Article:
In the process, even the laudable objective of giving teeth to law enforcement against cyber pornography, hacking, identity theft and spamming was compromised.
If the entire law is declared unconstitutional, despite its separability clause, all the well-meaning measures will go down the drain.
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BIG BOYS SUED: A complaint for plunder with wide-ranging implications citing a number of big shots and giant companies has been filed with the Ombudsman by a businessman involving the sale of a minority block of shares in the Manila Electric Co. (Meralco).
The complainant, Emilio Aguinaldo Suntay, said, “The mismanagement, pillage and eventual collapse of these companies involved will lead to an economic meltdown and crisis gravely affecting all of us. The repercussions of this action may lead to numerous and costly legal harassment and countersuits as well as threats or against life, property, and liberty.”
Among those he named respondents were businessmen Roberto Ongpin and Ramon Ang, as well as top lawyer Estelito Mendoza and Supreme Court Justice Lucas Bersamin.
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SWING SHARES: Suntay’s complaint alleged irregularities and losses incurred by the government in a 2008 transaction involving some Meralco shares under a purchase agreement between the business groups led by Ongpin and Ang of diversified conglomerate San Miguel Corp., and government-run financial institutions.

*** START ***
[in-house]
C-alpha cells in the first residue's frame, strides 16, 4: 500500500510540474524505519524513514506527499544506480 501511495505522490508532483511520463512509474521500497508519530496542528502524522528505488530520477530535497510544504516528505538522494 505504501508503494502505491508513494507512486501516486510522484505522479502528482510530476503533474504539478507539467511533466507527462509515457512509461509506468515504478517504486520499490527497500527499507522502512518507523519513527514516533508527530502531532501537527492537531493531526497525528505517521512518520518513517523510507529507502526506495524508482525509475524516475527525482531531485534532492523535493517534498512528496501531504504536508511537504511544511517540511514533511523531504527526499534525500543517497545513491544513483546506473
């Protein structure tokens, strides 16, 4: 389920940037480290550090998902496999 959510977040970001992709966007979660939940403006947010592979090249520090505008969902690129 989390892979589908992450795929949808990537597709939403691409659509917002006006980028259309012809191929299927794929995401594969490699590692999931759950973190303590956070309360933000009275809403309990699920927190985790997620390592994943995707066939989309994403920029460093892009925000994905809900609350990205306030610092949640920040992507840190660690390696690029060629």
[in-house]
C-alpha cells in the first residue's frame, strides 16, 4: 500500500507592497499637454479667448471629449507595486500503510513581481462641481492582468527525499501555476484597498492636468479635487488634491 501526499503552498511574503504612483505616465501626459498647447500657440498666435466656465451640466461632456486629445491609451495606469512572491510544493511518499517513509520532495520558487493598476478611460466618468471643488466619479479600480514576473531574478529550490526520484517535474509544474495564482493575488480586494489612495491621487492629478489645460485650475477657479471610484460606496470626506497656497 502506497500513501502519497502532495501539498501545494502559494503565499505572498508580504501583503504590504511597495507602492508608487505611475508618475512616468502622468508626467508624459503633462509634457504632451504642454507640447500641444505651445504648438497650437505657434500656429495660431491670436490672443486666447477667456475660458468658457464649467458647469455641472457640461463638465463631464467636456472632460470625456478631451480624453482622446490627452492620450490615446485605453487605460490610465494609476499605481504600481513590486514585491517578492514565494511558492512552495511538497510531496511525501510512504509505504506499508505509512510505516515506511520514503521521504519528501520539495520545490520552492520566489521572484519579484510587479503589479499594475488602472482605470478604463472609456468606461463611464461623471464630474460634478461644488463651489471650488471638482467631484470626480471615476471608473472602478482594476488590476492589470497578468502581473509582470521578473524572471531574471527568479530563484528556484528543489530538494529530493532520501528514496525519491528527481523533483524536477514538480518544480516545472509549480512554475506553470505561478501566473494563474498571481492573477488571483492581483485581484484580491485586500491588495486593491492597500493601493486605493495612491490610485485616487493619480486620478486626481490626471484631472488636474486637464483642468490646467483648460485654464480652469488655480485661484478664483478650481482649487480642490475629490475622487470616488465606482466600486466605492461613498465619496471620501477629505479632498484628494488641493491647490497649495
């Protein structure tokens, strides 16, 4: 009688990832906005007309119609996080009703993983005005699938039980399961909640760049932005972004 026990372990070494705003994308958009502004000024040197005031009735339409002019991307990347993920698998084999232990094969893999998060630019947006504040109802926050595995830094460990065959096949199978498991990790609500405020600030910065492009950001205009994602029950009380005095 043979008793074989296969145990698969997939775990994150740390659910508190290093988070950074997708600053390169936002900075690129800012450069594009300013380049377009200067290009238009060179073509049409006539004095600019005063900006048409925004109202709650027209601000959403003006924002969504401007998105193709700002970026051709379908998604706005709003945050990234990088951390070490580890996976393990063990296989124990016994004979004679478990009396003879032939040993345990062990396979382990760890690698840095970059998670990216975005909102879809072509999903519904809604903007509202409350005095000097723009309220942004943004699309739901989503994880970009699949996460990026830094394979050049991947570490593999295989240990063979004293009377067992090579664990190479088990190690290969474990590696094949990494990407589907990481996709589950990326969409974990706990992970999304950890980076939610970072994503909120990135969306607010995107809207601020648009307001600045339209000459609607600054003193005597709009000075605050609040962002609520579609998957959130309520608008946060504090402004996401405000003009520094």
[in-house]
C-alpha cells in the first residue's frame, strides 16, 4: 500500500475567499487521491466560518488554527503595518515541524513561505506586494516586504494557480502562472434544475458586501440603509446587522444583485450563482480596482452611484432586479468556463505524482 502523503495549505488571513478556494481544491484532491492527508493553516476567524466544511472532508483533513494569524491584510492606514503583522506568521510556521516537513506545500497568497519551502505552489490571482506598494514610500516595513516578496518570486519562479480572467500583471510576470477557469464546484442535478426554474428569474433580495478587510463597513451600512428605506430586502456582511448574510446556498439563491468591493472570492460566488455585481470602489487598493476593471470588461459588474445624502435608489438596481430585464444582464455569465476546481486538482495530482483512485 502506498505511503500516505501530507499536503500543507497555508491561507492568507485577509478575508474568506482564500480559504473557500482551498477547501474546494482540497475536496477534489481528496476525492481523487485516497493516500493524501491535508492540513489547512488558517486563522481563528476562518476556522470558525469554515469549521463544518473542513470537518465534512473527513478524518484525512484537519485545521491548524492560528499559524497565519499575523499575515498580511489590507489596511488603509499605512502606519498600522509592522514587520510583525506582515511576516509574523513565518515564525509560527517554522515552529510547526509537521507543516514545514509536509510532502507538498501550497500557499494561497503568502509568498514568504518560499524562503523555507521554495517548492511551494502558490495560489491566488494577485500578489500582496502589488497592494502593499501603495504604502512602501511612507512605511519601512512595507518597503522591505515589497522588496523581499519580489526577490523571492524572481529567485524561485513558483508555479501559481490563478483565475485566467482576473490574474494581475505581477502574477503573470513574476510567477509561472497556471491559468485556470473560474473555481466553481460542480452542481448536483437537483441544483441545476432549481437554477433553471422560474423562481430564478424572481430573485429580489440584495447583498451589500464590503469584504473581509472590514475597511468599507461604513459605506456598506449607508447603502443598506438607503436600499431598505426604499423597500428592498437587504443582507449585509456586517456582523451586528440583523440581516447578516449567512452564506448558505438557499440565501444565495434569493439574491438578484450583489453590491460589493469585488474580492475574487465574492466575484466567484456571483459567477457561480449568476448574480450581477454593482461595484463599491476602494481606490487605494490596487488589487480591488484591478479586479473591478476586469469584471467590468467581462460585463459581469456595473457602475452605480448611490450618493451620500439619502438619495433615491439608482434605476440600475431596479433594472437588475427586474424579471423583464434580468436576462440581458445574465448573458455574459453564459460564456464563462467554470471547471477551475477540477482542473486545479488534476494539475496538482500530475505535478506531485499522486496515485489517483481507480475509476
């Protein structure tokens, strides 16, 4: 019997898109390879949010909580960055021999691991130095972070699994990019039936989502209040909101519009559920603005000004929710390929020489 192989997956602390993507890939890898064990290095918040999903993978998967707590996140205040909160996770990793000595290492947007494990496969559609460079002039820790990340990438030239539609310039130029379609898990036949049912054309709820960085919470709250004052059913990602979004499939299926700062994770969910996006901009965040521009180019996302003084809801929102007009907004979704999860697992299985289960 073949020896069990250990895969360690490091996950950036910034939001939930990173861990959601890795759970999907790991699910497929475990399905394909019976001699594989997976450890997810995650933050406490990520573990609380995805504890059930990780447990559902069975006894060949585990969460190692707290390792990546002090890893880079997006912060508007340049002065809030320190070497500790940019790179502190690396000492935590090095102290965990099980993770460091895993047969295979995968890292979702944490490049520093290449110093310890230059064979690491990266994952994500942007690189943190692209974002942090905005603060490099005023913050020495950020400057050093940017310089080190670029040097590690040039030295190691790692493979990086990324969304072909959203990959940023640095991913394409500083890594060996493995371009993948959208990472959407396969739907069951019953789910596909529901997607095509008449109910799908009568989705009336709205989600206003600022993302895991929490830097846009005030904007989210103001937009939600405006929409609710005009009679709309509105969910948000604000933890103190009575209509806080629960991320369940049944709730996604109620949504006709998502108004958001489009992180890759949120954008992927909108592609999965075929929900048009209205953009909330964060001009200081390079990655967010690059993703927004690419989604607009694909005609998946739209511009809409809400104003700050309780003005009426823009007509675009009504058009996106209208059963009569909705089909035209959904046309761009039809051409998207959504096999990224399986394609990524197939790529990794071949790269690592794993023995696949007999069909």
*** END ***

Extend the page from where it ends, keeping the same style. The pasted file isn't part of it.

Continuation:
The purchase, he alleged, was disadvantageous to the state. The government-run institutions named included the Land Bank of the Philippines, Development Bank of the Philippines, and the Government Service Insurance System.
He said the state firms’ Meralco shares were bought by units of San Miguel Corp and Ongpin-led firms. Meralco was then controlled by the Lopez family and the shares in question were pivotal in the battle for control by major business groups.
The shares representing about 10 percent of Meralco were crucial in determining which business group, including one led by businessman Manuel V. Pangilinan, could control the giant power firm.